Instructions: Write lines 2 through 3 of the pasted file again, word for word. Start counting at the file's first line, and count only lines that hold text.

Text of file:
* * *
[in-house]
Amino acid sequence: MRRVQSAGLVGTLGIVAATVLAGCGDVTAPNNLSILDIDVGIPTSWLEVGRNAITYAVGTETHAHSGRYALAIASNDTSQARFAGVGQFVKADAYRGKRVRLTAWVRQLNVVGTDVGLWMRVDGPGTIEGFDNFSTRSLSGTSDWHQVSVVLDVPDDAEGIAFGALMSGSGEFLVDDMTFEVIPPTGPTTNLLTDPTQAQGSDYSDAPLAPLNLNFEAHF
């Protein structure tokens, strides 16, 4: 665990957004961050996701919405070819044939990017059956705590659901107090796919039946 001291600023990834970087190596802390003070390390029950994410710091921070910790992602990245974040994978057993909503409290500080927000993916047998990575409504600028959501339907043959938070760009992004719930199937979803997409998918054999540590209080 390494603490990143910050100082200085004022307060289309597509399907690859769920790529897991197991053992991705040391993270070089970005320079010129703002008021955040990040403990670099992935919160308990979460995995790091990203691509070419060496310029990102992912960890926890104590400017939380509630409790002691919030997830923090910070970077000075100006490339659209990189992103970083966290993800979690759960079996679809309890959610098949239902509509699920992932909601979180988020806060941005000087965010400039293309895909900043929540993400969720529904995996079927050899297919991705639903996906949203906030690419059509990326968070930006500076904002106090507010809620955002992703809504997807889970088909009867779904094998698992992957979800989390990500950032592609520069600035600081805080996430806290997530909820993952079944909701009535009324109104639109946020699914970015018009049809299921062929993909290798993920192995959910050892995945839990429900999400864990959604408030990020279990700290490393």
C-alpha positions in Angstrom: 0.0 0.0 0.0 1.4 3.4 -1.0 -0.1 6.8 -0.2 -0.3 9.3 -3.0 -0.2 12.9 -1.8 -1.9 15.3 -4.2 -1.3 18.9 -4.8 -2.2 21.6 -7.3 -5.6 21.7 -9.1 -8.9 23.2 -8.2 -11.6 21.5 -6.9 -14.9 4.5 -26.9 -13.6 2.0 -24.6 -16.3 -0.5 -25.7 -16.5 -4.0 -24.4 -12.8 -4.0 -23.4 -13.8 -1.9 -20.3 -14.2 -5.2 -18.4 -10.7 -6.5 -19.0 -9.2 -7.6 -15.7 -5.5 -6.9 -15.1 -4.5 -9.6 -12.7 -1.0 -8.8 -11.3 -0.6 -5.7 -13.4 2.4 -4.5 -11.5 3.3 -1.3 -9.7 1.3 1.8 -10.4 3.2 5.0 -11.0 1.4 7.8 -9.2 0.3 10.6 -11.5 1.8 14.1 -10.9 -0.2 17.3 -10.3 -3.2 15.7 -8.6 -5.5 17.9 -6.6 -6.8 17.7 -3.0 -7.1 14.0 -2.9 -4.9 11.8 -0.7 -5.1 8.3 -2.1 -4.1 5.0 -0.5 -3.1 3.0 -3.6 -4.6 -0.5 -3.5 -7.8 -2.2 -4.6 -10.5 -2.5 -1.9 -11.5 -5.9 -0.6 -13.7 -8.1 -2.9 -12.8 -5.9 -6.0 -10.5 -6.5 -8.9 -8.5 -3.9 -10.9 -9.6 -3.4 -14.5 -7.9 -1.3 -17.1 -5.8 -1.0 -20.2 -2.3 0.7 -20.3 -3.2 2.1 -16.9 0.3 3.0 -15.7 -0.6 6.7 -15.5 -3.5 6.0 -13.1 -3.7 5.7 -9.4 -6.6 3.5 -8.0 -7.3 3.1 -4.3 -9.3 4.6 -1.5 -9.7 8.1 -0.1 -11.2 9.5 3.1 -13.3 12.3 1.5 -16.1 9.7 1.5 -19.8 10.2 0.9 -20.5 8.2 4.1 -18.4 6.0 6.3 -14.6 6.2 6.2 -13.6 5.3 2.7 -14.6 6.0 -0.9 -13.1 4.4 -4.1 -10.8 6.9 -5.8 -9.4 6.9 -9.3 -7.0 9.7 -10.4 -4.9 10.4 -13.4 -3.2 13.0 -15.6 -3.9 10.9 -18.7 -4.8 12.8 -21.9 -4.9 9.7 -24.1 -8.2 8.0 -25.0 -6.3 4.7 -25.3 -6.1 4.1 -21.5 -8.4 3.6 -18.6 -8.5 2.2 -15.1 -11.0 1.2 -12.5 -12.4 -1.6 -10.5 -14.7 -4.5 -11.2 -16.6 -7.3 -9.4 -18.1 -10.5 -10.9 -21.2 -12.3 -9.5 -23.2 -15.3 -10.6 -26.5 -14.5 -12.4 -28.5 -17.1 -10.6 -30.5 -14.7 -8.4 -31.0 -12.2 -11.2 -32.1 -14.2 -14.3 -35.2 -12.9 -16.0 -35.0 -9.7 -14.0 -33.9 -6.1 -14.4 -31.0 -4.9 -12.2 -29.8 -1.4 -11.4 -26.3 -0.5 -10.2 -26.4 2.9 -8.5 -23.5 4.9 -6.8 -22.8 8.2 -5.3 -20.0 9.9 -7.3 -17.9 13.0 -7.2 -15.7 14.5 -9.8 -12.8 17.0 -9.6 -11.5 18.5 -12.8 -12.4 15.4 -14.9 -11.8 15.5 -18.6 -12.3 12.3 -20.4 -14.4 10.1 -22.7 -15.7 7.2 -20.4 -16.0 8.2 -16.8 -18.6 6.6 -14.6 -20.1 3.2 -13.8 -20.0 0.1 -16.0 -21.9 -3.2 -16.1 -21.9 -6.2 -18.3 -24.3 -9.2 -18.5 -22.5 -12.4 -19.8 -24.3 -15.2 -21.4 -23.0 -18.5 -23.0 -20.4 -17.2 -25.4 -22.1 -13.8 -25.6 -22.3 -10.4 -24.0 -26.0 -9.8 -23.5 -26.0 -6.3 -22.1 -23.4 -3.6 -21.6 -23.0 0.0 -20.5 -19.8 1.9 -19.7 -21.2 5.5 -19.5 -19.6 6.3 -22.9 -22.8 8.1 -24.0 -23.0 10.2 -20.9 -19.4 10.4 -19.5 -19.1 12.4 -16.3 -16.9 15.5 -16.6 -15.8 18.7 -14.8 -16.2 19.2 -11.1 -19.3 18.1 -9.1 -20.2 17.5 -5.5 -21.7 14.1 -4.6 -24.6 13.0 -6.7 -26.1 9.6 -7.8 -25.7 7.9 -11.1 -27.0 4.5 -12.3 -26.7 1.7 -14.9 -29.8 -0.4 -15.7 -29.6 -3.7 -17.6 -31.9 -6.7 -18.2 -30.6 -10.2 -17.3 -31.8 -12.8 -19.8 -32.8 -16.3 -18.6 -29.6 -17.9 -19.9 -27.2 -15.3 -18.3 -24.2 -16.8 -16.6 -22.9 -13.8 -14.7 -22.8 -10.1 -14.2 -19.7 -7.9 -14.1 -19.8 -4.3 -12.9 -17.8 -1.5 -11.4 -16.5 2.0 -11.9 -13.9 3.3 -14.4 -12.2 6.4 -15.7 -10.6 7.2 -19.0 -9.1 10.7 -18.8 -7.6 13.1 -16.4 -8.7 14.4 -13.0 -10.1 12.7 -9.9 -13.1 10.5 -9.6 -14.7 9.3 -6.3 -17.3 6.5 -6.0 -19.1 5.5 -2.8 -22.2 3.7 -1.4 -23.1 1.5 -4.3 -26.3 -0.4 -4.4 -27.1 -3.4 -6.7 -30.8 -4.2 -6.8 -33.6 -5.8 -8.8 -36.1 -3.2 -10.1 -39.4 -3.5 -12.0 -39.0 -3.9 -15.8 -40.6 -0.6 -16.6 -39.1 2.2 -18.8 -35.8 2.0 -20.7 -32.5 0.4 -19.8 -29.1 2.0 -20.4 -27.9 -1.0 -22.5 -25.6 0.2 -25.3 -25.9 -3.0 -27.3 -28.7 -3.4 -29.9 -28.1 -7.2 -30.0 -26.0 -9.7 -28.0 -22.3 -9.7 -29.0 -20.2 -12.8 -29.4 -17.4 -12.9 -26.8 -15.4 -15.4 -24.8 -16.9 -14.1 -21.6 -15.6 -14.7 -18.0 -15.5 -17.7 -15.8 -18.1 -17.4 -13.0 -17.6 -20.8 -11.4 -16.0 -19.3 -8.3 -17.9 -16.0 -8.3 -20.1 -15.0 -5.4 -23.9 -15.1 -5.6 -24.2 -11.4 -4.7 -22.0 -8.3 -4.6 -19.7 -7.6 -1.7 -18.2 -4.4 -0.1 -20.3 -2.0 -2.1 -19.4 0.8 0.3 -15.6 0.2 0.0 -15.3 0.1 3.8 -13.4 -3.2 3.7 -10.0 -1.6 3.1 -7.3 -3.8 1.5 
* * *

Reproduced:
Amino acid sequence: MRRVQSAGLVGTLGIVAATVLAGCGDVTAPNNLSILDIDVGIPTSWLEVGRNAITYAVGTETHAHSGRYALAIASNDTSQARFAGVGQFVKADAYRGKRVRLTAWVRQLNVVGTDVGLWMRVDGPGTIEGFDNFSTRSLSGTSDWHQVSVVLDVPDDAEGIAFGALMSGSGEFLVDDMTFEVIPPTGPTTNLLTDPTQAQGSDYSDAPLAPLNLNFEAHF
């Protein structure tokens, strides 16, 4: 665990957004961050996701919405070819044939990017059956705590659901107090796919039946 001291600023990834970087190596802390003070390390029950994410710091921070910790992602990245974040994978057993909503409290500080927000993916047998990575409504600028959501339907043959938070760009992004719930199937979803997409998918054999540590209080 390494603490990143910050100082200085004022307060289309597509399907690859769920790529897991197991053992991705040391993270070089970005320079010129703002008021955040990040403990670099992935919160308990979460995995790091990203691509070419060496310029990102992912960890926890104590400017939380509630409790002691919030997830923090910070970077000075100006490339659209990189992103970083966290993800979690759960079996679809309890959610098949239902509509699920992932909601979180988020806060941005000087965010400039293309895909900043929540993400969720529904995996079927050899297919991705639903996906949203906030690419059509990326968070930006500076904002106090507010809620955002992703809504997807889970088909009867779904094998698992992957979800989390990500950032592609520069600035600081805080996430806290997530909820993952079944909701009535009324109104639109946020699914970015018009049809299921062929993909290798993920192995959910050892995945839990429900999400864990959604408030990020279990700290490393």